On appeal from the Superior Court of New Jersey, Law Division, Essex County, Docket No. L-1393-06.
NOT FOR PUBLICATION WITHOUT THE APPROVAL OF THE APPELLATE DIVISION
Before Judges Lisa and Coburn.
By leave granted, Celadon Trucking Services, Inc. (Celadon) appeals from the March 17, 2009 order granting the summary judgment motions of defendants J.J. Deluca Company, Inc. (Deluca), North Wales Millwork, Inc. (North Wales) and Leedo Manufacturing Co., Inc. (Leedo), determining that Celadon is required to provide coverage to defendants. Celadon also appeals from the corresponding amended order of March 26, 2009 to the same effect. The orders also denied Celadon's cross- motion for partial summary judgment, which sought a declaration that Celadon was not required to provide coverage to defendants. Celadon argues that the trial court erred in holding that New Jersey's insurance statutes apply to it. It argues that, because it is an interstate carrier, federal laws and regulations prescribe its exclusive financial responsibility requirements, and that those laws and regulations do not extend its coverage obligations to non-insureds such as defendants. We reject these arguments and affirm.
Plaintiff, John Baker, was a workman at a construction project in West Orange. On December 4, 2004, while at the job site, plaintiff was helping to unload construction materials from a tractor trailer owned by Celadon. Plaintiff claims he was injured when he was struck by a backsplash that fell off the truck.
Deluca was the general contractor for the construction project. Deluca had ordered certain construction materials (e.g. bathroom cabinets, vanities, and backsplashes) from North Wales, which, in turn, subcontracted the manufacturing of those items to Leedo. Leedo manufactured the contracted items at its Texas facility and then retained Celadon's services to transport the items from Texas to the West Orange job site.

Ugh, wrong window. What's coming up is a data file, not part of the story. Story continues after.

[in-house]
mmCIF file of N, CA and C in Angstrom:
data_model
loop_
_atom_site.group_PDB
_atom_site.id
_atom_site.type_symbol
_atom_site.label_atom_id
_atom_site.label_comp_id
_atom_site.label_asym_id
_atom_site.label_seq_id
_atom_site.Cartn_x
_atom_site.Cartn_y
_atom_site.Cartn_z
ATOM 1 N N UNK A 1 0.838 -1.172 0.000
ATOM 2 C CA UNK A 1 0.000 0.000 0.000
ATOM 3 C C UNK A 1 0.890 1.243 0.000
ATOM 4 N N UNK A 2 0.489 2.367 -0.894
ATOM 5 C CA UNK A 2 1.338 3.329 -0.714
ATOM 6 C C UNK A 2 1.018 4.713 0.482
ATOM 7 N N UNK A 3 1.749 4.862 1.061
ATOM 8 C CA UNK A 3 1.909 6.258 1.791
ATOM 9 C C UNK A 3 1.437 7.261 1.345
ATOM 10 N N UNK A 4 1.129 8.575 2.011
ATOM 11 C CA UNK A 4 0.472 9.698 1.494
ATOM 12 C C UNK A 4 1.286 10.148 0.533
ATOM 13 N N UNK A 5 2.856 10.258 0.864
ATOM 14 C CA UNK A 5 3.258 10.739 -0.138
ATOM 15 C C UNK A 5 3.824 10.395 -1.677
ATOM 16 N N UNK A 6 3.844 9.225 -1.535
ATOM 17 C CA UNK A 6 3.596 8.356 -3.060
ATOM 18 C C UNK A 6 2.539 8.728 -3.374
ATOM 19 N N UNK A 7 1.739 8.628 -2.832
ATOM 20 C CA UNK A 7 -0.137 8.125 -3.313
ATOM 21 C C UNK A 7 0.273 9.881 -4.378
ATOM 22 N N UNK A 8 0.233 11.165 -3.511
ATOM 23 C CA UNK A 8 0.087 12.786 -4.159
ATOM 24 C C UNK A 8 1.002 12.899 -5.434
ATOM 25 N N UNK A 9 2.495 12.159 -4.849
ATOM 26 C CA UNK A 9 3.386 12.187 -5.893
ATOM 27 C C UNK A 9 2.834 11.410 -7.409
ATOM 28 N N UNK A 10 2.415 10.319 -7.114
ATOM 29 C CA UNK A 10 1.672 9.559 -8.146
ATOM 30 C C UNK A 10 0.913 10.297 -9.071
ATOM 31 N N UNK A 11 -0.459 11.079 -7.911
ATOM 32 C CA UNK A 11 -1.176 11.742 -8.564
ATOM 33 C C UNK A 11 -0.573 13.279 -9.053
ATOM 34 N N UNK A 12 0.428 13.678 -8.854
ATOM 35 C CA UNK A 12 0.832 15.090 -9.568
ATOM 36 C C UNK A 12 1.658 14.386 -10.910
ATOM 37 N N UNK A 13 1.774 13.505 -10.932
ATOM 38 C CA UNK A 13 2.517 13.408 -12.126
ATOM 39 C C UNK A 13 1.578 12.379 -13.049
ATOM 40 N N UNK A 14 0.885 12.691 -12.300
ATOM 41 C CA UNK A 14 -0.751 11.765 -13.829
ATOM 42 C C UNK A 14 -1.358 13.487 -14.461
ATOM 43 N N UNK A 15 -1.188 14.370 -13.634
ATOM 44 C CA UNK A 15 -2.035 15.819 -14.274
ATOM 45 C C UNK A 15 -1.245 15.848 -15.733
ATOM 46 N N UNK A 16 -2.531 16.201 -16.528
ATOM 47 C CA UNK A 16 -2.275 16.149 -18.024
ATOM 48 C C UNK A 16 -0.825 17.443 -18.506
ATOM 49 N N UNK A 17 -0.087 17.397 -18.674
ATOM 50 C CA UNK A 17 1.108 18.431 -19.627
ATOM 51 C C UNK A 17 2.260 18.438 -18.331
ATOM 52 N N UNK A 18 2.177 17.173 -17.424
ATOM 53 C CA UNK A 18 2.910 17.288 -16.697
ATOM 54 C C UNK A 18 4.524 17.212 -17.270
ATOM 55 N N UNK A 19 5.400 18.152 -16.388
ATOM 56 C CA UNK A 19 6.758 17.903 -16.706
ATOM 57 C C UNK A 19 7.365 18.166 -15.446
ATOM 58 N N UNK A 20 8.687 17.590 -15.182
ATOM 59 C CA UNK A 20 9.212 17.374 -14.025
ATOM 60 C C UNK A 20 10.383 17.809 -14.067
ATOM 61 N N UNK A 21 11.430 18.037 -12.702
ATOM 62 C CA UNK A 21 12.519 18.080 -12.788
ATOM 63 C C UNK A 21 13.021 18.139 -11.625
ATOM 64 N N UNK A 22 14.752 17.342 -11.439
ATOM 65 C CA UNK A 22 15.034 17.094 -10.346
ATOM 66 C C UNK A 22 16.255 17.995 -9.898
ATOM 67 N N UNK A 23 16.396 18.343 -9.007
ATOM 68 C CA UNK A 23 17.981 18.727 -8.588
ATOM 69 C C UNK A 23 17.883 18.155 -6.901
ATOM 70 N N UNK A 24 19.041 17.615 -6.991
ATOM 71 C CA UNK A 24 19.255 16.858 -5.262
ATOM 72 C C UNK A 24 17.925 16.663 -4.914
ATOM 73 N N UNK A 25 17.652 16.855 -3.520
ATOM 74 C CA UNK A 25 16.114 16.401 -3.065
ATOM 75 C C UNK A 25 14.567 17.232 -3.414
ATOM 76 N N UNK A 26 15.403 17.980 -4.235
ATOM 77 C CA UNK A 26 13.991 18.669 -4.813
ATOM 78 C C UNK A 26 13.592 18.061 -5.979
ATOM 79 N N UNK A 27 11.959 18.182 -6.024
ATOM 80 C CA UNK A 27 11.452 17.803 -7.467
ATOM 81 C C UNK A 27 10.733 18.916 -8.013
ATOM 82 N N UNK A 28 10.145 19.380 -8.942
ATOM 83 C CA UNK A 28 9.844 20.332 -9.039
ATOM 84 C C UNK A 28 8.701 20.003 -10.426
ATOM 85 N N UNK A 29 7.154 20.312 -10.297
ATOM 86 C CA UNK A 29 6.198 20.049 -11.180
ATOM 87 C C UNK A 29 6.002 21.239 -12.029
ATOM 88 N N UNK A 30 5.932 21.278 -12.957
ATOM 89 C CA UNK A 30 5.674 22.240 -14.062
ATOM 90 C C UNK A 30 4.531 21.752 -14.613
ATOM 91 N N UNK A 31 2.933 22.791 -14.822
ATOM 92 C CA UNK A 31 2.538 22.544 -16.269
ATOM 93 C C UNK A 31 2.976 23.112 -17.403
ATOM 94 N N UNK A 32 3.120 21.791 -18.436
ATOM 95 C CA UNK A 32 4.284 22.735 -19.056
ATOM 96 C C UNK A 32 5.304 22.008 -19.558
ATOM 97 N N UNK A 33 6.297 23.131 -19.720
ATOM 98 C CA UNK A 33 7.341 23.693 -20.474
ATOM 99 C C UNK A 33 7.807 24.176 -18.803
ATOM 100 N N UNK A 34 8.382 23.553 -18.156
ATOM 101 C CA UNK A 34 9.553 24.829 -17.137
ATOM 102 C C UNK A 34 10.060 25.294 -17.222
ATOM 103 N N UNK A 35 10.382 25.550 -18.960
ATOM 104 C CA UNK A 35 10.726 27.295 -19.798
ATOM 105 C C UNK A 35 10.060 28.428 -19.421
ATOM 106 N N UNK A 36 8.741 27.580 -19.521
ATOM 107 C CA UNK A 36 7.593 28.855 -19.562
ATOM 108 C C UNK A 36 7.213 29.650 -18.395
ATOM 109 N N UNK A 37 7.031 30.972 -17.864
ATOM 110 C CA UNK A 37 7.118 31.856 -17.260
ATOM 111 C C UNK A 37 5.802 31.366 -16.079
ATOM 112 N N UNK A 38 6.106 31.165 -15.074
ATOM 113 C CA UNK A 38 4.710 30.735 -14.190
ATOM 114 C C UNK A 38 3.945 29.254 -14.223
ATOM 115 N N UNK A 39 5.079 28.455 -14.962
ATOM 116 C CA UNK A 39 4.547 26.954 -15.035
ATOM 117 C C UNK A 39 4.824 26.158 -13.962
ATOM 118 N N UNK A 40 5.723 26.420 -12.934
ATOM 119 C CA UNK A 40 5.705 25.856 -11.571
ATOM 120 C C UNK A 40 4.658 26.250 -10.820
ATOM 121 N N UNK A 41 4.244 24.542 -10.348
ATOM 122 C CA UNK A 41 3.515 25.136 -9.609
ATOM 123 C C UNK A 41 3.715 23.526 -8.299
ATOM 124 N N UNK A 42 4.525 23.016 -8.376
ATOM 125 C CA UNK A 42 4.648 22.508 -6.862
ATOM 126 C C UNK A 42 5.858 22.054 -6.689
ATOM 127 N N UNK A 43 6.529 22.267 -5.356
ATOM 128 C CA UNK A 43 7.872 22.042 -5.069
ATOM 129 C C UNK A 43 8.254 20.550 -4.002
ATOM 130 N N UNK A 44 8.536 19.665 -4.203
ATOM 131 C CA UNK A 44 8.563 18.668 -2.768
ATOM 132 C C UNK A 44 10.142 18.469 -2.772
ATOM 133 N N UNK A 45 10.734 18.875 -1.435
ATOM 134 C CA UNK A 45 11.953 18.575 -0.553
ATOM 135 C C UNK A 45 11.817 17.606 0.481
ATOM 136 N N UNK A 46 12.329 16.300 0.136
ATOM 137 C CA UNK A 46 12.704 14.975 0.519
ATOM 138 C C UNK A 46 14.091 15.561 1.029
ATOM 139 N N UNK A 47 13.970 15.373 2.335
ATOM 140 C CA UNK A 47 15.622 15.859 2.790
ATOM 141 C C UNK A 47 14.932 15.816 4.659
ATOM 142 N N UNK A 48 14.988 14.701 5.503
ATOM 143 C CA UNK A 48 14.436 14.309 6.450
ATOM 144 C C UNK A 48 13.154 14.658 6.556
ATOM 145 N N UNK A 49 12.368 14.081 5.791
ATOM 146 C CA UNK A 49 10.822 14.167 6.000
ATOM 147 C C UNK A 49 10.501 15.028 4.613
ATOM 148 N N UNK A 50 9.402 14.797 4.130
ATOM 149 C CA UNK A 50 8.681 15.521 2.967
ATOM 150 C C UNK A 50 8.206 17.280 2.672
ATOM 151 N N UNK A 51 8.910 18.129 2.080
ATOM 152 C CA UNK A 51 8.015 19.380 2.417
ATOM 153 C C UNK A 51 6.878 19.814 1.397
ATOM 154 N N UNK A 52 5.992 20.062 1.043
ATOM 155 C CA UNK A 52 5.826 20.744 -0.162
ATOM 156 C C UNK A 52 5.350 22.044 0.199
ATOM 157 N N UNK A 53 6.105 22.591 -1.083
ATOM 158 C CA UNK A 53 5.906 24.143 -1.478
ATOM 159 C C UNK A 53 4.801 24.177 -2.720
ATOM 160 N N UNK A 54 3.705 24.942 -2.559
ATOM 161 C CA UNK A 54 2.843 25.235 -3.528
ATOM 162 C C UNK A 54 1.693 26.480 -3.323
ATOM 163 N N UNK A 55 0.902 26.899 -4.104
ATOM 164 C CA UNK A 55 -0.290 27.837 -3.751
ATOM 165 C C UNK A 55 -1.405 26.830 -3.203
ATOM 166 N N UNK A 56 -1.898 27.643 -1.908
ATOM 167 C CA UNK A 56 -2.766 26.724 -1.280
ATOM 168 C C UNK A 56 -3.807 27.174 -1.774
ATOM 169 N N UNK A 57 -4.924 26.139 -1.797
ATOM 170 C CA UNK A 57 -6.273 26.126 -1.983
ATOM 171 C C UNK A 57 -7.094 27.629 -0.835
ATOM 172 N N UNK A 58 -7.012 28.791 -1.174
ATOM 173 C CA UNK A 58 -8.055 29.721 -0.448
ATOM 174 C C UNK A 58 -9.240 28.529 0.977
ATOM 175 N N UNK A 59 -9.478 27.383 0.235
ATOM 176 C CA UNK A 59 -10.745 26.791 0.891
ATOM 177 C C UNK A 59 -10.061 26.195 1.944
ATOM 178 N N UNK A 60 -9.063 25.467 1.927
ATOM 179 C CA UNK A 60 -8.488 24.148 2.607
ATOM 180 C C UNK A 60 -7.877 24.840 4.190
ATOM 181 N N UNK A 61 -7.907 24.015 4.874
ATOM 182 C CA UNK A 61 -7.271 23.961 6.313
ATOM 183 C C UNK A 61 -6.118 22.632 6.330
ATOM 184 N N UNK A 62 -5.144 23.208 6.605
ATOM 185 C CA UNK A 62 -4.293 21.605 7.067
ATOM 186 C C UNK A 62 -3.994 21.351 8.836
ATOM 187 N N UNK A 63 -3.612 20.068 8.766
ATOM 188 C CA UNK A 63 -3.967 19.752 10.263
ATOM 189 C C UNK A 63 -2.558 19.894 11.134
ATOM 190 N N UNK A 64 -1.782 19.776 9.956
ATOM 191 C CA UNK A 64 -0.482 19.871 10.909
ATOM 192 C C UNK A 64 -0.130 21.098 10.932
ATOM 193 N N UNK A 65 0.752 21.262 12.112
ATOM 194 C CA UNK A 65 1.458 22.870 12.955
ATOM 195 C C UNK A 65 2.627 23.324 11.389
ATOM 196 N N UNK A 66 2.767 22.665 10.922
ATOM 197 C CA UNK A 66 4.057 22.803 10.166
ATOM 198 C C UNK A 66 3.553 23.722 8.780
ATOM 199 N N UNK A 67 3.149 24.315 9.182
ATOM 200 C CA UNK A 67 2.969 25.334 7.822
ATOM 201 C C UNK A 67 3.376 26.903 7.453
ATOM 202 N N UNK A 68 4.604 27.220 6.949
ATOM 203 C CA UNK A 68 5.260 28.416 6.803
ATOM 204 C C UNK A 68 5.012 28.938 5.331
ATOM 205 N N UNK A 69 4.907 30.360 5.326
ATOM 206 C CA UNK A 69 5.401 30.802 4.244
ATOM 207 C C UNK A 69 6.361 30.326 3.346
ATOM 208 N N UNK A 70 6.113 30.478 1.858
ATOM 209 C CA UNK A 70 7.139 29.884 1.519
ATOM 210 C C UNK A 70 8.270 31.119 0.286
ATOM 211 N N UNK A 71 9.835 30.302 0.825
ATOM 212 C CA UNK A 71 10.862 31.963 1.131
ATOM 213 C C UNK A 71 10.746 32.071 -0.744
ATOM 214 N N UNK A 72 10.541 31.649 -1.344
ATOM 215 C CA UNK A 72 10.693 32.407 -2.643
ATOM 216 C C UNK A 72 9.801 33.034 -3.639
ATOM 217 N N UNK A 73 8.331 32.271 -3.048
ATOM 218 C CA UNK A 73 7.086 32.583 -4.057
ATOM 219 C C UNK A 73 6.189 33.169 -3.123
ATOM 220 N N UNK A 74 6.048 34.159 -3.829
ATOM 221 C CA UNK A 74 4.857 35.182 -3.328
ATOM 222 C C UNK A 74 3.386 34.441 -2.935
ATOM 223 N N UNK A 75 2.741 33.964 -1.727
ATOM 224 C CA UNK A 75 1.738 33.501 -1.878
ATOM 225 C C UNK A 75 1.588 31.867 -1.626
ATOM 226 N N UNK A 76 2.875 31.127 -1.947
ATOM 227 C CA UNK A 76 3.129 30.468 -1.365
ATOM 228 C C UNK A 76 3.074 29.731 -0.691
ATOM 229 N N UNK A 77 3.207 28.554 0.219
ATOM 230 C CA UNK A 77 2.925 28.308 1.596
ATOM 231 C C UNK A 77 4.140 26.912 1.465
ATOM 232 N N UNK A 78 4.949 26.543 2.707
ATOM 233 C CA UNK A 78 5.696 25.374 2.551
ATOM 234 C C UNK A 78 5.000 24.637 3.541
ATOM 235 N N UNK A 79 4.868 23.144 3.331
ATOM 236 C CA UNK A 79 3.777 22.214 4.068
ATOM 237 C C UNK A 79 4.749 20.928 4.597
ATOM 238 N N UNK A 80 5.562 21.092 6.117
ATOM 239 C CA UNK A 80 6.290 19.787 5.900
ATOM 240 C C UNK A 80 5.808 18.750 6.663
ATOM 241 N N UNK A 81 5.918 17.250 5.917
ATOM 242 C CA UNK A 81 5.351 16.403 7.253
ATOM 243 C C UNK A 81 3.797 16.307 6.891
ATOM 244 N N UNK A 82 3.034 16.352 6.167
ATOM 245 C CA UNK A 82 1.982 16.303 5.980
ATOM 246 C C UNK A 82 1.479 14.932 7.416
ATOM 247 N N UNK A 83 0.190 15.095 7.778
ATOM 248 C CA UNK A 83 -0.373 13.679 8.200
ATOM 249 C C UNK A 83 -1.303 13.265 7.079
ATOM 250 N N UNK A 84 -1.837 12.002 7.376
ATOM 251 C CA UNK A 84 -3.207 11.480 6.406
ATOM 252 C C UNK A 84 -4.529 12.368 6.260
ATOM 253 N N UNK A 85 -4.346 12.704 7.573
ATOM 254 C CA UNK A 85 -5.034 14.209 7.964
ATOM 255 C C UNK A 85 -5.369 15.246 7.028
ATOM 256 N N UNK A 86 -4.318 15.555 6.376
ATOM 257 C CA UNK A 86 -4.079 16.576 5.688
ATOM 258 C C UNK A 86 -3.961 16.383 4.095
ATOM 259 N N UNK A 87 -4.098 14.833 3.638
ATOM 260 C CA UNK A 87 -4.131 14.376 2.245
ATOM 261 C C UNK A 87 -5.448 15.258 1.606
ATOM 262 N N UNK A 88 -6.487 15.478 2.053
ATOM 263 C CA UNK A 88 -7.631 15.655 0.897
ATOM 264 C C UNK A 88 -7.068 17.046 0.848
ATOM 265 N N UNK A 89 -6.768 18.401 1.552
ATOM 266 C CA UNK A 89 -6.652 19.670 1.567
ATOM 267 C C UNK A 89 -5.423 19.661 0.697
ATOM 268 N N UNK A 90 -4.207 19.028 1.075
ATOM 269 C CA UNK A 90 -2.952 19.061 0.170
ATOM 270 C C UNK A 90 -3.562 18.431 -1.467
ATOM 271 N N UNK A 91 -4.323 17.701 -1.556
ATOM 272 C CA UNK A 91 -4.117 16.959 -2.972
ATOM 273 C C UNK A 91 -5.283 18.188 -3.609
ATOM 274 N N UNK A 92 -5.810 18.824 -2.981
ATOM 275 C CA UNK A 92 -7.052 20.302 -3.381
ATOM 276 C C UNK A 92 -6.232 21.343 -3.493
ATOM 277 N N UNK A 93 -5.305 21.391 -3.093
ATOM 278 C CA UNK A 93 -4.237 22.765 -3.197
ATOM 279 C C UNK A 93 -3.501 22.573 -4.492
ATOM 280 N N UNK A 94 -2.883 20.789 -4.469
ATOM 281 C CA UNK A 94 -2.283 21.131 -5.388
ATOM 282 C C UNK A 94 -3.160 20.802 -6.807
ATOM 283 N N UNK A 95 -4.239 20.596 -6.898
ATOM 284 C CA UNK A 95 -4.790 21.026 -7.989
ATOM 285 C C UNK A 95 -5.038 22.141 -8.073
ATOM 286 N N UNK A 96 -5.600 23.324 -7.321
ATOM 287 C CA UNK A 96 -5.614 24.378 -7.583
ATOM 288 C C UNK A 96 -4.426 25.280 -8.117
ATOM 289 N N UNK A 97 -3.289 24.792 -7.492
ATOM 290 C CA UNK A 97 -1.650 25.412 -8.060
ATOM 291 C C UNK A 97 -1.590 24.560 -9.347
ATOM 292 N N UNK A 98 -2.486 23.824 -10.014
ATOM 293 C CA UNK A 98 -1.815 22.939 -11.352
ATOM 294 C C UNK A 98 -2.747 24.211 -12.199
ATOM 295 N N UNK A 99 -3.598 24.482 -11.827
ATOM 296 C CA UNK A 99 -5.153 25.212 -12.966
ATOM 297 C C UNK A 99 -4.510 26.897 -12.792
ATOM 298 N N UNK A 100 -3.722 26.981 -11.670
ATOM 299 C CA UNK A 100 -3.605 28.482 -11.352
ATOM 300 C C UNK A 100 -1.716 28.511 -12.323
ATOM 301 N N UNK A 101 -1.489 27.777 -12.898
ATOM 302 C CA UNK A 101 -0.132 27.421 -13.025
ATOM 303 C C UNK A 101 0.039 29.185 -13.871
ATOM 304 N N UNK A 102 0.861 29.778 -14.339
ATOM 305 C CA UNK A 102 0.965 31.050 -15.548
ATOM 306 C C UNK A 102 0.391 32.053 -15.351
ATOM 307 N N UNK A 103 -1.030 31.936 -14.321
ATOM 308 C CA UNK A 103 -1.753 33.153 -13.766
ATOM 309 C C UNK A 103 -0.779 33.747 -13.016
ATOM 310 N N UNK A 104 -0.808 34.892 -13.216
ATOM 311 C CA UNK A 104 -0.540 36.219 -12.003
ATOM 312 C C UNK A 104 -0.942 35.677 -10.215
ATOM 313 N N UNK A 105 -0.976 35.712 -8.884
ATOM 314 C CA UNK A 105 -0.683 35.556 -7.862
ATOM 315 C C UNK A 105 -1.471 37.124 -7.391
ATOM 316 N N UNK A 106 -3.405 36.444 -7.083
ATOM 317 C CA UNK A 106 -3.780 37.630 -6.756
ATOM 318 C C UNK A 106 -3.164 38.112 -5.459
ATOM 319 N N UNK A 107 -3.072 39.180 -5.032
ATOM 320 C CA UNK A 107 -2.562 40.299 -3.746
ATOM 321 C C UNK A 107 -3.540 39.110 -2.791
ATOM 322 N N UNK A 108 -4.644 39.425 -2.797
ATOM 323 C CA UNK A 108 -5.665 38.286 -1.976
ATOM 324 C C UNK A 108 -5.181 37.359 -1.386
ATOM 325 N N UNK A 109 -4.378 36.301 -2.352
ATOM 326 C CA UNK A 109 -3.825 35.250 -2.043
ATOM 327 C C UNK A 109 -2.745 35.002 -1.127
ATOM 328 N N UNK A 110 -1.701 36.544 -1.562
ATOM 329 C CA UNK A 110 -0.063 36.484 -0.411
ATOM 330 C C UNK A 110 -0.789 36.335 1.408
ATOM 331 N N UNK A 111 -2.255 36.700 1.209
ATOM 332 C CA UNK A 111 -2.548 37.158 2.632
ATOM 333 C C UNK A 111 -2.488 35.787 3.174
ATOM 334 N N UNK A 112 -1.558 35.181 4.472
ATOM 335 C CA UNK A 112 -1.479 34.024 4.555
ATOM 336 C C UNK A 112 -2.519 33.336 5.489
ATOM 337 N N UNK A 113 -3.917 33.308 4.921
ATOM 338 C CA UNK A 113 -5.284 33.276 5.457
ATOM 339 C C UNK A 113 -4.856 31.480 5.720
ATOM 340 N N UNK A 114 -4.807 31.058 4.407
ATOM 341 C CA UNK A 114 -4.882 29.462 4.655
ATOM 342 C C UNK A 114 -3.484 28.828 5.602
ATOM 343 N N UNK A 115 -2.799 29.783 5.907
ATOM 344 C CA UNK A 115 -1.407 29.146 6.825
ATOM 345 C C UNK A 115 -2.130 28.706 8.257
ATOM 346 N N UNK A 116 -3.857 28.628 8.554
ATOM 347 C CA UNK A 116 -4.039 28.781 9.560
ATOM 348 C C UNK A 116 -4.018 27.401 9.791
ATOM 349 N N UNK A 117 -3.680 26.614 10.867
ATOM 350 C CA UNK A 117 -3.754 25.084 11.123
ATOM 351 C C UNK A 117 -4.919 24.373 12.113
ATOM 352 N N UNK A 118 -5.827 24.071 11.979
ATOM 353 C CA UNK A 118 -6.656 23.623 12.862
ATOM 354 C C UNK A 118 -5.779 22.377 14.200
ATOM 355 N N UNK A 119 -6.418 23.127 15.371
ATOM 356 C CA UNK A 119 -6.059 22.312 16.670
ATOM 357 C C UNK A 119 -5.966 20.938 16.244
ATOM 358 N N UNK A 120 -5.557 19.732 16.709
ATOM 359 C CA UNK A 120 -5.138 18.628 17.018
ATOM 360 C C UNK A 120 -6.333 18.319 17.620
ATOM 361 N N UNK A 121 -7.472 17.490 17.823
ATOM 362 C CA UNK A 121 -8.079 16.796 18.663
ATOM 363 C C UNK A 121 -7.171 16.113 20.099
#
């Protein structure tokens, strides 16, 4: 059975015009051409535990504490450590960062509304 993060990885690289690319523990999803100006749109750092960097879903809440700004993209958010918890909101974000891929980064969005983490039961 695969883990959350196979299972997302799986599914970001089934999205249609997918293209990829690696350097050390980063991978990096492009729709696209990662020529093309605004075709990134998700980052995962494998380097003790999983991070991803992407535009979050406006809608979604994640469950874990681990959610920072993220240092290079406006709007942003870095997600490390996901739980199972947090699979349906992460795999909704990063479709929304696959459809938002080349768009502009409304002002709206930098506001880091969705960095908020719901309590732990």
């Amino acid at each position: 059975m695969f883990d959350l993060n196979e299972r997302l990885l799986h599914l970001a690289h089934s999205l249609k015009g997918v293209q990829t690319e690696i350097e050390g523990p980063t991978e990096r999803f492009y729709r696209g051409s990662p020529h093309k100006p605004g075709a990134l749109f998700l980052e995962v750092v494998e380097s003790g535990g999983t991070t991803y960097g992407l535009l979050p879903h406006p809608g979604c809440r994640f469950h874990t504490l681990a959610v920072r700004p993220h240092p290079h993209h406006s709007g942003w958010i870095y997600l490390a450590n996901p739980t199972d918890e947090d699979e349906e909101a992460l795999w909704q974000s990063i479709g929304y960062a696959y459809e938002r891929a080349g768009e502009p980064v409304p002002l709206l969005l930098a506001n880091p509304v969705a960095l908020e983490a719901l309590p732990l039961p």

Celadon is a New Jersey corporation. It owns approximately 2500 trucks and 8000 trailers throughout the United States and Canada. All of its tractors and trailers, including the one plaintiff was unloading, are registered in Indiana. The driver of the truck in the underlying action in this case was "brought in" by Celadon Trucking Services of Indiana, Inc., an Indiana corporation. The driver was then "leased" to Celadon, and was for all purposes an employee of Celadon with respect to the incident in which plaintiff claims he was injured.
Celadon is self-insured in compliance with regulations of the United States Department of Transportation (USDOT). It does not have a certificate of self-insurance in any particular state. Celadon is self-insured for $2.5 million and has an excess insurance policy with Protective Insurance Company with a limit of $7.5 million per occurrence.
On February 17, 2006, plaintiff sued Deluca, which in turn filed a third-party complaint against North Wales, which then filed a fourth-party complaint against Leedo and Celadon.
On August 25, 2008, Deluca filed a motion to compel coverage from Celadon. Leedo and North Wales then filed similar motions. Celadon filed a cross-motion for partial summary judgment, seeking a determination that it was not responsible for coverage to those co-defendants. At the conclusion of oral argument on February 6, 2009, Judge McCormack granted defendants' motions and denied Celadon's, as memorialized by an order of March 17, 2009. The judge then issued a written opinion on March 26, 2009, with a corresponding amended order that was substantively the same as the March 17, 2009 order.
In his written opinion, Judge McCormack explained his rejection of Celadon's contention that it is not subject to New Jersey's motor vehicle statutes as follows:
N.J.S. 39:6A-3 establishes compulsory automobile insurance coverage. In furtherance of this omnibus coverage, every owner of a motor vehicle registered or garaged in New Jersey must maintain coverage for losses arising from, inter alia, "the use" of a motor vehicle. A person who is in the process of unloading cargo from a motor vehicle is, for purposes of the omnibus coverage, "a user" of the vehicle, Bellafronte v. General Motors, 151 N.J. Super. 377, 382-383 (App. Div. 1977). Thus, under New Jersey law, it is clear that the plaintiff, at the time of this incident, was using the Celadon vehicle and Celadon would be required to provide coverage for such use.
The issue before this Court is whether Celadon avoids this requirement by virtue of the fact that it self-insured under the FMCSA ...